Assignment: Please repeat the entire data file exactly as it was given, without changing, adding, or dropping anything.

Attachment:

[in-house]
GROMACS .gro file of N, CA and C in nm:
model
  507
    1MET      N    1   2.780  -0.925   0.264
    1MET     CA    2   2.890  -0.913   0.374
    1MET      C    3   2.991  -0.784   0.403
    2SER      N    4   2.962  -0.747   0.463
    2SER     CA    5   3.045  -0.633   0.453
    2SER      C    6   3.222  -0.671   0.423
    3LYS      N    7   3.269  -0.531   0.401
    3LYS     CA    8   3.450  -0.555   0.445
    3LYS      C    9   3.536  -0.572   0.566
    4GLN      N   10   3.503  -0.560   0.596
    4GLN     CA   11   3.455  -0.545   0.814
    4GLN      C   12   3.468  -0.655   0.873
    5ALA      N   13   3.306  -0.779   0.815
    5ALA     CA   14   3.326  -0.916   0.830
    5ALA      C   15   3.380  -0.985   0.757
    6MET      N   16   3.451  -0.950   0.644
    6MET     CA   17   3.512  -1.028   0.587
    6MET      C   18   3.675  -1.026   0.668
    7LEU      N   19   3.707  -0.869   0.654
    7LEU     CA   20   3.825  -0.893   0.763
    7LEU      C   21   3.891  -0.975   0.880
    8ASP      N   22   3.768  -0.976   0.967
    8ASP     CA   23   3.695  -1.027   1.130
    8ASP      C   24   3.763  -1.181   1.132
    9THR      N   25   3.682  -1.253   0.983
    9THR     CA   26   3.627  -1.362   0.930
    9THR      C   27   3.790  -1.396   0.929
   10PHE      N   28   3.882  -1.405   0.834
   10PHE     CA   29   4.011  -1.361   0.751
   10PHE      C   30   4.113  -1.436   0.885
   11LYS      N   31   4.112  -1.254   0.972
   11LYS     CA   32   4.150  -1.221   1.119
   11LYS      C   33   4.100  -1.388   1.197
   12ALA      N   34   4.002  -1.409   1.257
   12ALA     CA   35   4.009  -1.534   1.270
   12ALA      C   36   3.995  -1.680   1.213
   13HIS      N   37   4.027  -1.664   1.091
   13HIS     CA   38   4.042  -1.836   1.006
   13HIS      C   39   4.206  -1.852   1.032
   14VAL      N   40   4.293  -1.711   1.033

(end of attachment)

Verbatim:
[in-house]
GROMACS .gro file of N, CA and C in nm:
model
  507
    1MET      N    1   2.780  -0.925   0.264
    1MET     CA    2   2.890  -0.913   0.374
    1MET      C    3   2.991  -0.784   0.403
    2SER      N    4   2.962  -0.747   0.463
    2SER     CA    5   3.045  -0.633   0.453
    2SER      C    6   3.222  -0.671   0.423
    3LYS      N    7   3.269  -0.531   0.401
    3LYS     CA    8   3.450  -0.555   0.445
    3LYS      C    9   3.536  -0.572   0.566
    4GLN      N   10   3.503  -0.560   0.596
    4GLN     CA   11   3.455  -0.545   0.814
    4GLN      C   12   3.468  -0.655   0.873
    5ALA      N   13   3.306  -0.779   0.815
    5ALA     CA   14   3.326  -0.916   0.830
    5ALA      C   15   3.380  -0.985   0.757
    6MET      N   16   3.451  -0.950   0.644
    6MET     CA   17   3.512  -1.028   0.587
    6MET      C   18   3.675  -1.026   0.668
    7LEU      N   19   3.707  -0.869   0.654
    7LEU     CA   20   3.825  -0.893   0.763
    7LEU      C   21   3.891  -0.975   0.880
    8ASP      N   22   3.768  -0.976   0.967
    8ASP     CA   23   3.695  -1.027   1.130
    8ASP      C   24   3.763  -1.181   1.132
    9THR      N   25   3.682  -1.253   0.983
    9THR     CA   26   3.627  -1.362   0.930
    9THR      C   27   3.790  -1.396   0.929
   10PHE      N   28   3.882  -1.405   0.834
   10PHE     CA   29   4.011  -1.361   0.751
   10PHE      C   30   4.113  -1.436   0.885
   11LYS      N   31   4.112  -1.254   0.972
   11LYS     CA   32   4.150  -1.221   1.119
   11LYS      C   33   4.100  -1.388   1.197
   12ALA      N   34   4.002  -1.409   1.257
   12ALA     CA   35   4.009  -1.534   1.270
   12ALA      C   36   3.995  -1.680   1.213
   13HIS      N   37   4.027  -1.664   1.091
   13HIS     CA   38   4.042  -1.836   1.006
   13HIS      C   39   4.206  -1.852   1.032
   14VAL      N   40   4.293  -1.711   1.033